Deuce lives underground in her enclave where life expectancy is short and live is brutal. From the time she was a brat, she knew that she wanted to be a Huntress. Now that she is 15, she goes through the naming ceremony and is given the role of Huntress in her community. It is her job, along with her partner, to protect the enclave from the strange beings, Freaks, that share their underground world. Deuce is paired with Fade, a Hunter who was not born in the enclave, but found wandering underground. As Deuce learns more about their society, she begins to question the enclave’s rules and the injustices she sees. When she sacrifices herself to save a friend, Deuce is thrown out of the safety of her community and forced to survive with just Fade to help her.
The strength of this book was in the underground world, the enclave and its lies, the brutality of the life, the unquestioning people, the darkness and danger. The world Aguirre created underground is compelling and intriguing. Deuce’s character is equally successful. She is a strong heroine whose weakness is ignorance thanks to the enclave. She experiences real growth as a character as she learns the truth.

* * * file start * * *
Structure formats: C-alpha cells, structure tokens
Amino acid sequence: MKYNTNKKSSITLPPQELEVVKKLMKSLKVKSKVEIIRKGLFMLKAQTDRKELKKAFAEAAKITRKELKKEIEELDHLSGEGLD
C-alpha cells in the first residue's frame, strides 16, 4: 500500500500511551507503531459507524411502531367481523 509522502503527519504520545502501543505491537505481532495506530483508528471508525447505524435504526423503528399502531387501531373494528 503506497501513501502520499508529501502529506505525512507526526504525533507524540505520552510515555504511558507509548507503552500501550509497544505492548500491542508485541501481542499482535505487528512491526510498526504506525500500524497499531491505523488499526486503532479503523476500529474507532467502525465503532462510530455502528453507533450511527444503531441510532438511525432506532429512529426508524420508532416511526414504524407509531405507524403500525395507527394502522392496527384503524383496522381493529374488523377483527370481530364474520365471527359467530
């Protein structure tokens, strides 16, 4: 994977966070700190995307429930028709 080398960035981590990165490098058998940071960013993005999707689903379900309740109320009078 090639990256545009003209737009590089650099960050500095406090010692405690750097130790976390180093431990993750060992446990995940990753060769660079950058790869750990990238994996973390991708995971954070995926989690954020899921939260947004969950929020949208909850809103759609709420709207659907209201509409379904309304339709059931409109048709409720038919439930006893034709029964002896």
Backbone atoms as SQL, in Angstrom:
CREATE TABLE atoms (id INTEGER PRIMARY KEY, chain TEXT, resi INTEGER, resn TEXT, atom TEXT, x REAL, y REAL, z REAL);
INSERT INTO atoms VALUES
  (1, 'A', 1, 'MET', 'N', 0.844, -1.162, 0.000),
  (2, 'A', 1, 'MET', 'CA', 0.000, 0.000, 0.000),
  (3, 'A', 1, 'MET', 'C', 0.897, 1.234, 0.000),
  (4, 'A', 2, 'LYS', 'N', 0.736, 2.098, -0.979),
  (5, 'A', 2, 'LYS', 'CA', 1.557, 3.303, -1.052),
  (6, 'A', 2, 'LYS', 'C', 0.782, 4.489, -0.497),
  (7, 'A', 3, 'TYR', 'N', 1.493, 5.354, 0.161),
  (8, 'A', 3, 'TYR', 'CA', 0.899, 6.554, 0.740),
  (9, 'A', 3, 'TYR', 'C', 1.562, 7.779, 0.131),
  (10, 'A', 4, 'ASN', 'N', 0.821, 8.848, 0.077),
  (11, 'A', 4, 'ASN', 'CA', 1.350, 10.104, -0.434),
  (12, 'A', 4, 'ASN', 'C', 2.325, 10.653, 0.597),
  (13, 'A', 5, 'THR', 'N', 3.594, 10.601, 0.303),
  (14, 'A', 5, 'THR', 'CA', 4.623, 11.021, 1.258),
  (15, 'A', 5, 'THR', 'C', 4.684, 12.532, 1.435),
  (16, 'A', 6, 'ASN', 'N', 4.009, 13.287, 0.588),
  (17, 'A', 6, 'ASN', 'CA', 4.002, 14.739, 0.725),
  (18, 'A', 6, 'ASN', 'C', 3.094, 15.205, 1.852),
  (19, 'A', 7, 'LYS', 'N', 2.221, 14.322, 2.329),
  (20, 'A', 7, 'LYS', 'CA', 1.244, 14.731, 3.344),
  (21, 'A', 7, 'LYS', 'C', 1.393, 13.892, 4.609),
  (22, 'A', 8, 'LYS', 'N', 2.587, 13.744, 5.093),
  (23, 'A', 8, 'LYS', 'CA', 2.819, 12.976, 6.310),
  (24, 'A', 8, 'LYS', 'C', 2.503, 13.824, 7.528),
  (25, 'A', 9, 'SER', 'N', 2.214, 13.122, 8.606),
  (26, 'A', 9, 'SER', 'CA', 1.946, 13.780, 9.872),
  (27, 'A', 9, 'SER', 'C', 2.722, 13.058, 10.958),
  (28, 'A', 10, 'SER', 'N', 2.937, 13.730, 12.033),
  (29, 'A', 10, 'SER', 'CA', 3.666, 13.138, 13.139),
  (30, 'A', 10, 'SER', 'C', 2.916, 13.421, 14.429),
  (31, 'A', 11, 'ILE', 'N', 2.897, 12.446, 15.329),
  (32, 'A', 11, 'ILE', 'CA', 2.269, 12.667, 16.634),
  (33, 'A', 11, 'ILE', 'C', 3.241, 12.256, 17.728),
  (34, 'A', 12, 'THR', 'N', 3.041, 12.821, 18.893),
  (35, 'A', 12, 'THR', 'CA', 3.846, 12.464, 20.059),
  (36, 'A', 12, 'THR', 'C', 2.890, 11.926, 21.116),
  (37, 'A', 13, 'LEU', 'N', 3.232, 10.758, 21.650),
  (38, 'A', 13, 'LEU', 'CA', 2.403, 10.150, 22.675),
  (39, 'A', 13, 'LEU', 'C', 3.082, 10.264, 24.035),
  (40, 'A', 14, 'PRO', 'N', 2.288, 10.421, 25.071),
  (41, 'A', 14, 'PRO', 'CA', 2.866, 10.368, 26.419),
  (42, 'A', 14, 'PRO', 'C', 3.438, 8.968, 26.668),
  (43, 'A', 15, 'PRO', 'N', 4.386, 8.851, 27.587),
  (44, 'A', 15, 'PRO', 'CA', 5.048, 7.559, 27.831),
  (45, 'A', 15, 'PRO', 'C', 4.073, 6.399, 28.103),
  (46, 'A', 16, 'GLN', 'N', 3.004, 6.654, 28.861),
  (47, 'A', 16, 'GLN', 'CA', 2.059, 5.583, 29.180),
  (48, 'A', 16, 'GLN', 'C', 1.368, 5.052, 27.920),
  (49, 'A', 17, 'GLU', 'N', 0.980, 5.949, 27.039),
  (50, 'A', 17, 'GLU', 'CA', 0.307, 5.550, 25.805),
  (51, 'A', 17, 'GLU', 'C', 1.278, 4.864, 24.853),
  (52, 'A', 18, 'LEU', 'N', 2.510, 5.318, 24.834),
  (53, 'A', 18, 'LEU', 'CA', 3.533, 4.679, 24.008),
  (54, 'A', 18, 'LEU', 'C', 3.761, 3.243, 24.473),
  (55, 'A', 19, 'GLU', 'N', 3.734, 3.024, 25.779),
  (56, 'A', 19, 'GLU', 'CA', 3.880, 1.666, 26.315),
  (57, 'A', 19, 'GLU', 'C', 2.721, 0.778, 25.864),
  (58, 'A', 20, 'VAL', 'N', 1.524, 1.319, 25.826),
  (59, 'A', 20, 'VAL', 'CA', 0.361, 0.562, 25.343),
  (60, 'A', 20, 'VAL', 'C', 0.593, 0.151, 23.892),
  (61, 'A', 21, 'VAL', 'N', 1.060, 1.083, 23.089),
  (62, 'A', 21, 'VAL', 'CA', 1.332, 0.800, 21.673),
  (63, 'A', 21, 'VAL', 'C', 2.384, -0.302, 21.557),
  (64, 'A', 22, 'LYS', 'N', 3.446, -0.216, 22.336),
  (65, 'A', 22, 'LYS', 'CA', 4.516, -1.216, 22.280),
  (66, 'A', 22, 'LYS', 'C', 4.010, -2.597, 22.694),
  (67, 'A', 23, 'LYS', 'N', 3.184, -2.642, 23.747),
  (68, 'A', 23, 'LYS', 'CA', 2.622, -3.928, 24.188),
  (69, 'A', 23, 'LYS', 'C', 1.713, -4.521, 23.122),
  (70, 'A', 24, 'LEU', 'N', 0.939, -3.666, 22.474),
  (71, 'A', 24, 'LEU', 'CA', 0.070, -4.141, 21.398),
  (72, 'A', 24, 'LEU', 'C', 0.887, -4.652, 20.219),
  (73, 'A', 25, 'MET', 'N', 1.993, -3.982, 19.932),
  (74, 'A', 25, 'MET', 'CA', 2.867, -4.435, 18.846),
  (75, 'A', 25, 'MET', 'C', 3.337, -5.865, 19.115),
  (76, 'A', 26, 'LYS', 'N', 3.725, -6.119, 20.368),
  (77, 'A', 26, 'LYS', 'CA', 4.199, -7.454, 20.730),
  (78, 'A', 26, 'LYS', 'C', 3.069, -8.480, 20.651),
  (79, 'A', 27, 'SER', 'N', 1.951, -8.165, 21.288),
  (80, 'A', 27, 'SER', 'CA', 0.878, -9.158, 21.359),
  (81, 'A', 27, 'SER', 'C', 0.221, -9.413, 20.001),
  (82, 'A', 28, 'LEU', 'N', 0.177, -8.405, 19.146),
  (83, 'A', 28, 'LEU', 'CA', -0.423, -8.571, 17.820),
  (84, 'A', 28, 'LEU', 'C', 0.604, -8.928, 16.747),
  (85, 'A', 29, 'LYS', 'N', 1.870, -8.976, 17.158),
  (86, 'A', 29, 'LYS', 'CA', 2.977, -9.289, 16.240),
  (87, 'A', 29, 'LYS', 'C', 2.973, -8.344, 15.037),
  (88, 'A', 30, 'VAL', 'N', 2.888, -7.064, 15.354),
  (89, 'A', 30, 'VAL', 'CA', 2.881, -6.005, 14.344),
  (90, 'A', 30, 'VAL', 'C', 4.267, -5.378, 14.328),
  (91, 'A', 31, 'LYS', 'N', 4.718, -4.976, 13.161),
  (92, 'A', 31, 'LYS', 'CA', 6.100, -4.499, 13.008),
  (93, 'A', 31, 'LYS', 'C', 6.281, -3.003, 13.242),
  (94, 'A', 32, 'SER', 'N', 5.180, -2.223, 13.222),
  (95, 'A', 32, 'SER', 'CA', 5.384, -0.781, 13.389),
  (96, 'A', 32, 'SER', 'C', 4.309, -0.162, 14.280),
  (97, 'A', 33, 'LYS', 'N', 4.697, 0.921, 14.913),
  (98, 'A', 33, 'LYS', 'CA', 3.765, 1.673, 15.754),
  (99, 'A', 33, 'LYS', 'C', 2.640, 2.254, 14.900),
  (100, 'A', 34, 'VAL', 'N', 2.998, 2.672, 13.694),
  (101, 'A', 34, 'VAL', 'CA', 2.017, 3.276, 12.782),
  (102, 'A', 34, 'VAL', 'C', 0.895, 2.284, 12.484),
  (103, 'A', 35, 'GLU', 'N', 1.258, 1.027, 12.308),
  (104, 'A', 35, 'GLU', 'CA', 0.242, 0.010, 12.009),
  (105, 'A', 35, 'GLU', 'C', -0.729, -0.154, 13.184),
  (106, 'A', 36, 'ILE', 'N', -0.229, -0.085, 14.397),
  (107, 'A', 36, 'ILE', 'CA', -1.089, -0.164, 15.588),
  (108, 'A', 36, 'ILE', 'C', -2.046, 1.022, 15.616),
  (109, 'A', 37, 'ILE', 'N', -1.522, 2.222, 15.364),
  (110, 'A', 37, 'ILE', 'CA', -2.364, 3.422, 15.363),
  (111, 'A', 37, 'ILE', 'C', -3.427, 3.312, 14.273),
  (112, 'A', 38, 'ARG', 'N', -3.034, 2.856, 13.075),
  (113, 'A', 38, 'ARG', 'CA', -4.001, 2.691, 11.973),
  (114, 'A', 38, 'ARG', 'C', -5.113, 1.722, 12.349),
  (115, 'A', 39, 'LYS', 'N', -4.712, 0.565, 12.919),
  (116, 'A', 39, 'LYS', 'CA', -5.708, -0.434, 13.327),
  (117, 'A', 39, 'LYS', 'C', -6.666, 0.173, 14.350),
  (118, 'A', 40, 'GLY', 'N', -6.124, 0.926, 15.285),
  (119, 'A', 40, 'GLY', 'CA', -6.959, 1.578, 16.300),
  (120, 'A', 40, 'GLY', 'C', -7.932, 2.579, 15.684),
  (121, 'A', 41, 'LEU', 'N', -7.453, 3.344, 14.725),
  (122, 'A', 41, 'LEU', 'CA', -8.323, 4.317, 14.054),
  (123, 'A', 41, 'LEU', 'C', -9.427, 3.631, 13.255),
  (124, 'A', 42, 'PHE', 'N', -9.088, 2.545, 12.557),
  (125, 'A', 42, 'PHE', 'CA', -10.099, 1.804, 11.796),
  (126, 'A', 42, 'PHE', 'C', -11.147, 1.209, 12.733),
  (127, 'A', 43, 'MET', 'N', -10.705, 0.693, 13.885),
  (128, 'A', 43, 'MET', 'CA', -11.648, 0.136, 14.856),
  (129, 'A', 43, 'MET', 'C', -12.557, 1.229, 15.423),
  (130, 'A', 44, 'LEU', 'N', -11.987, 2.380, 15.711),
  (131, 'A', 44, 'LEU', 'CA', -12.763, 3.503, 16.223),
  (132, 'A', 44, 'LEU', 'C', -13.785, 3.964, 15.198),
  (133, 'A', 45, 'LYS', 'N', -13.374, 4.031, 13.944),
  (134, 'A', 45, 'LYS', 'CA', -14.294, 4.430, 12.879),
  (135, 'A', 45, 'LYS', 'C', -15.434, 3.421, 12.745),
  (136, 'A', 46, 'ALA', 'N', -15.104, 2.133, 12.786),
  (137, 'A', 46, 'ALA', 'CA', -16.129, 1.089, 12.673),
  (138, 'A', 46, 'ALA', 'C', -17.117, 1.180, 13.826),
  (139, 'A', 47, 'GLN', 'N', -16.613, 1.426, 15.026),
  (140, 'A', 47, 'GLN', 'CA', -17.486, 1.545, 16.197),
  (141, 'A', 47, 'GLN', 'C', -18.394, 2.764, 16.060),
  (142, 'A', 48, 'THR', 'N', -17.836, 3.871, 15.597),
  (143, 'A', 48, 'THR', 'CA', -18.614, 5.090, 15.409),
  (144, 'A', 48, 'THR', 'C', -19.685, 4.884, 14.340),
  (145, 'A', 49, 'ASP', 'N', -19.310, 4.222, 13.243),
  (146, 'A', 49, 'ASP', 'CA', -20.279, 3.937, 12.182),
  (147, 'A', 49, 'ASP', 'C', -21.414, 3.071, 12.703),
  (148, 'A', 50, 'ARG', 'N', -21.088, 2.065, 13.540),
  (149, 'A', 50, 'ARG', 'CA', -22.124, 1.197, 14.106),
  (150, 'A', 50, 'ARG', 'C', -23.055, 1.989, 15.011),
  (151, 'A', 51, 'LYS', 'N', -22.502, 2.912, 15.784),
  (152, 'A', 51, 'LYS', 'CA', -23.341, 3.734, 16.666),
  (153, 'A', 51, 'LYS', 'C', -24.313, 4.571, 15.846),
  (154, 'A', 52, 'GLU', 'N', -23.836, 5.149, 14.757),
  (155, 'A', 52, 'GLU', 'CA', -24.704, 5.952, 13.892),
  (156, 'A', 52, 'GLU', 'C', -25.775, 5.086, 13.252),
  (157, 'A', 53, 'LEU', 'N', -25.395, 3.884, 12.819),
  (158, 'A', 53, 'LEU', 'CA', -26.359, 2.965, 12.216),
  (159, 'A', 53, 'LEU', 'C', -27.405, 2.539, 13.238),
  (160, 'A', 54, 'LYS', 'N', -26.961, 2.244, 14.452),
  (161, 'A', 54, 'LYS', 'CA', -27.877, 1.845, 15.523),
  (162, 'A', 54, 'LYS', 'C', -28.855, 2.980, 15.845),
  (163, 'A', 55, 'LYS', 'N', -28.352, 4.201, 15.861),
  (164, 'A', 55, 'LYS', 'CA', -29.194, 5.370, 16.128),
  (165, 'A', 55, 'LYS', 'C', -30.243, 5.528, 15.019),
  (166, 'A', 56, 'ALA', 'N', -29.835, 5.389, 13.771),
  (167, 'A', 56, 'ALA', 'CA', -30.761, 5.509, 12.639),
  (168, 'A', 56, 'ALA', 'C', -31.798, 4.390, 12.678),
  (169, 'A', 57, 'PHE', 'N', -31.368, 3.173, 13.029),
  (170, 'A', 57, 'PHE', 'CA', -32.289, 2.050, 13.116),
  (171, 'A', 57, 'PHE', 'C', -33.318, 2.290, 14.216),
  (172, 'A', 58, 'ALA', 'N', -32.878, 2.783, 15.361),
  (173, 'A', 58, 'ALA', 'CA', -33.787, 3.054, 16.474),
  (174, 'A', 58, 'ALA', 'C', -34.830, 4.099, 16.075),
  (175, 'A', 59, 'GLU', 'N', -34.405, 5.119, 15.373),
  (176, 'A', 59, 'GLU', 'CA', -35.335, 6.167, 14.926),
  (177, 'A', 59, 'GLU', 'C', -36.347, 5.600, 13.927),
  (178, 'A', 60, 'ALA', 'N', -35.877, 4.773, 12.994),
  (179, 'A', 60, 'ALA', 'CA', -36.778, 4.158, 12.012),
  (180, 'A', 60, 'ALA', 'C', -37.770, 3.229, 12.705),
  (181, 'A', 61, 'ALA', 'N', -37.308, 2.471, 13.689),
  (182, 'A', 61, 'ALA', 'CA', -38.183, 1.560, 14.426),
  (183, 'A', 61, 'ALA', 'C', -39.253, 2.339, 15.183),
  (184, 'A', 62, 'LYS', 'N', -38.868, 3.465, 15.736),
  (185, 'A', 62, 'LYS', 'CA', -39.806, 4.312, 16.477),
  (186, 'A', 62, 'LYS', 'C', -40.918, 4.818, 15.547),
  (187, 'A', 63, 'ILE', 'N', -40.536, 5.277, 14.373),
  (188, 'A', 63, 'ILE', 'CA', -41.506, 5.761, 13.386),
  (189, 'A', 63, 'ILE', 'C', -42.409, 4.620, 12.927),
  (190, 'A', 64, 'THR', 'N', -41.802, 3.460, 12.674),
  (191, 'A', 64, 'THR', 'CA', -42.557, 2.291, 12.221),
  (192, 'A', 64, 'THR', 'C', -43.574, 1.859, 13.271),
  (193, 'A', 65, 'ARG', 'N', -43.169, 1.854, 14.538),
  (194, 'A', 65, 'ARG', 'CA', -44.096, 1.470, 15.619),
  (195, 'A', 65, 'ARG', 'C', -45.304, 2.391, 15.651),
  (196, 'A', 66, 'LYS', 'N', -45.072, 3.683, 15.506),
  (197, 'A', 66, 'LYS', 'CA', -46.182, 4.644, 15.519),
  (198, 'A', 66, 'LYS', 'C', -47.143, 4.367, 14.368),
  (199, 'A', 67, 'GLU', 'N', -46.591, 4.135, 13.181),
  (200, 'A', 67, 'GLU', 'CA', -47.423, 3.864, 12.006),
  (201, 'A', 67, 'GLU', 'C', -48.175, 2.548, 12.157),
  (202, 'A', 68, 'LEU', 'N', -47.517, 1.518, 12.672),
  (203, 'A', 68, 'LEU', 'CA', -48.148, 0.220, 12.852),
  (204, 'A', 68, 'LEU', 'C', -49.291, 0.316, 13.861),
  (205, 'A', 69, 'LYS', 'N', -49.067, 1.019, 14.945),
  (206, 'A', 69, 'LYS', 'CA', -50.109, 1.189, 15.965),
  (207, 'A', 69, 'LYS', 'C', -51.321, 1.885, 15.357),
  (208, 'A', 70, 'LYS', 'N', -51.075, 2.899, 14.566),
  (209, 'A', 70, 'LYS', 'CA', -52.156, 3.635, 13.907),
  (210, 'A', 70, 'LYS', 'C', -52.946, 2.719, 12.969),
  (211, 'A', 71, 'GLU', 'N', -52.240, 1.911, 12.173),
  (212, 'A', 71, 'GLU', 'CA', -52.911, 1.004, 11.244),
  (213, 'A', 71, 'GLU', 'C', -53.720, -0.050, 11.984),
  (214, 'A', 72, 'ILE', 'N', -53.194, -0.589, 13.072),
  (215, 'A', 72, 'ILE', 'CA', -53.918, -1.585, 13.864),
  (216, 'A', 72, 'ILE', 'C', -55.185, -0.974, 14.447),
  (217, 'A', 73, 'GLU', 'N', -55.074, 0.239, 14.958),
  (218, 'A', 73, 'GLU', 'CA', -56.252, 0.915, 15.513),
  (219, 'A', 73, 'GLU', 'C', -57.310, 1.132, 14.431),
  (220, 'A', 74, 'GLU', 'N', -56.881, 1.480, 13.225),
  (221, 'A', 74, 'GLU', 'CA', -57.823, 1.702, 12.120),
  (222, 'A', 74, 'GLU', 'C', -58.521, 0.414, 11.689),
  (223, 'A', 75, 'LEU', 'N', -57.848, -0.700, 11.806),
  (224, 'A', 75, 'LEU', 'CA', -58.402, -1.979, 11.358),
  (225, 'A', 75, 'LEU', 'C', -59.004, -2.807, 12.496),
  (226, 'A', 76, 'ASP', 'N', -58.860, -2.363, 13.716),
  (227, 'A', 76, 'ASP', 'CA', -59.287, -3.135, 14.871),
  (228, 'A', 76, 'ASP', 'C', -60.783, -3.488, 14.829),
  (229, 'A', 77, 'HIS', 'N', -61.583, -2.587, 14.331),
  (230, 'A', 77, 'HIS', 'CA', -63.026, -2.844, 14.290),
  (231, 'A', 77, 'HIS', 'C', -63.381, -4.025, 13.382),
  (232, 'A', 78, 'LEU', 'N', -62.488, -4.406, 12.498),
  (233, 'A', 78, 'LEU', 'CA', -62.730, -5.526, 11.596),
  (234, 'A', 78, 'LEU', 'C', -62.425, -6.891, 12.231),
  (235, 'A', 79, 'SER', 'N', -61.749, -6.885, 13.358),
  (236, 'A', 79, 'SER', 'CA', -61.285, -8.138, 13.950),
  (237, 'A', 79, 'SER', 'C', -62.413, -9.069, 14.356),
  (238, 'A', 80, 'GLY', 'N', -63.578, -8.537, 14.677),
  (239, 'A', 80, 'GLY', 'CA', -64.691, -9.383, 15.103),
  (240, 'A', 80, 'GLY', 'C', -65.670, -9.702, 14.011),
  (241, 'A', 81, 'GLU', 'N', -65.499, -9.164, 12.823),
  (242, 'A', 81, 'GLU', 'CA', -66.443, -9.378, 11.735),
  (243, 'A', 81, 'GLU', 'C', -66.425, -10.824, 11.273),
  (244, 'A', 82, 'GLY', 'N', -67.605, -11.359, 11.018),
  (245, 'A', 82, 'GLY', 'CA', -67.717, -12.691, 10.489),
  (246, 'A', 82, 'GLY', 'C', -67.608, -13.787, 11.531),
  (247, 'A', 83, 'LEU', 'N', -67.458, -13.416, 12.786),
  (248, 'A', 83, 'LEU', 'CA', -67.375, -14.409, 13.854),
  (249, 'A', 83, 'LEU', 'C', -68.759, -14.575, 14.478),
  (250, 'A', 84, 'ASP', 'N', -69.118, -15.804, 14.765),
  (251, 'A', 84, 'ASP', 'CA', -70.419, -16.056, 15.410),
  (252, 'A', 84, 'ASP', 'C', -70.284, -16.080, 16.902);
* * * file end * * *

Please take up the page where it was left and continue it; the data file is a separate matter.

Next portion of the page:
Unfortunately, the book does not stay underground. When Deuce and her partner head to Topside to survive, the book loses some of its strength as well as its unique society and setting. For me, the book seemed to drag despite the high level of violence.
But for me, worst of all was that the world building that worked so well underground began to fall apart. The Topside misuse of women angered me, but even worse was the insistence that one of the raped women accept one of the gang as a compatriot in their travels. That she had to let her repeated rapes go and learn to cope seemed to trivialize rape and survival at the same time.
Readers of dystopian fantasy may enjoy this series, but I will stop reading with this first book. Appropriate for ages 15-18.
Reviewed from copy received from Feiwel and Friends.
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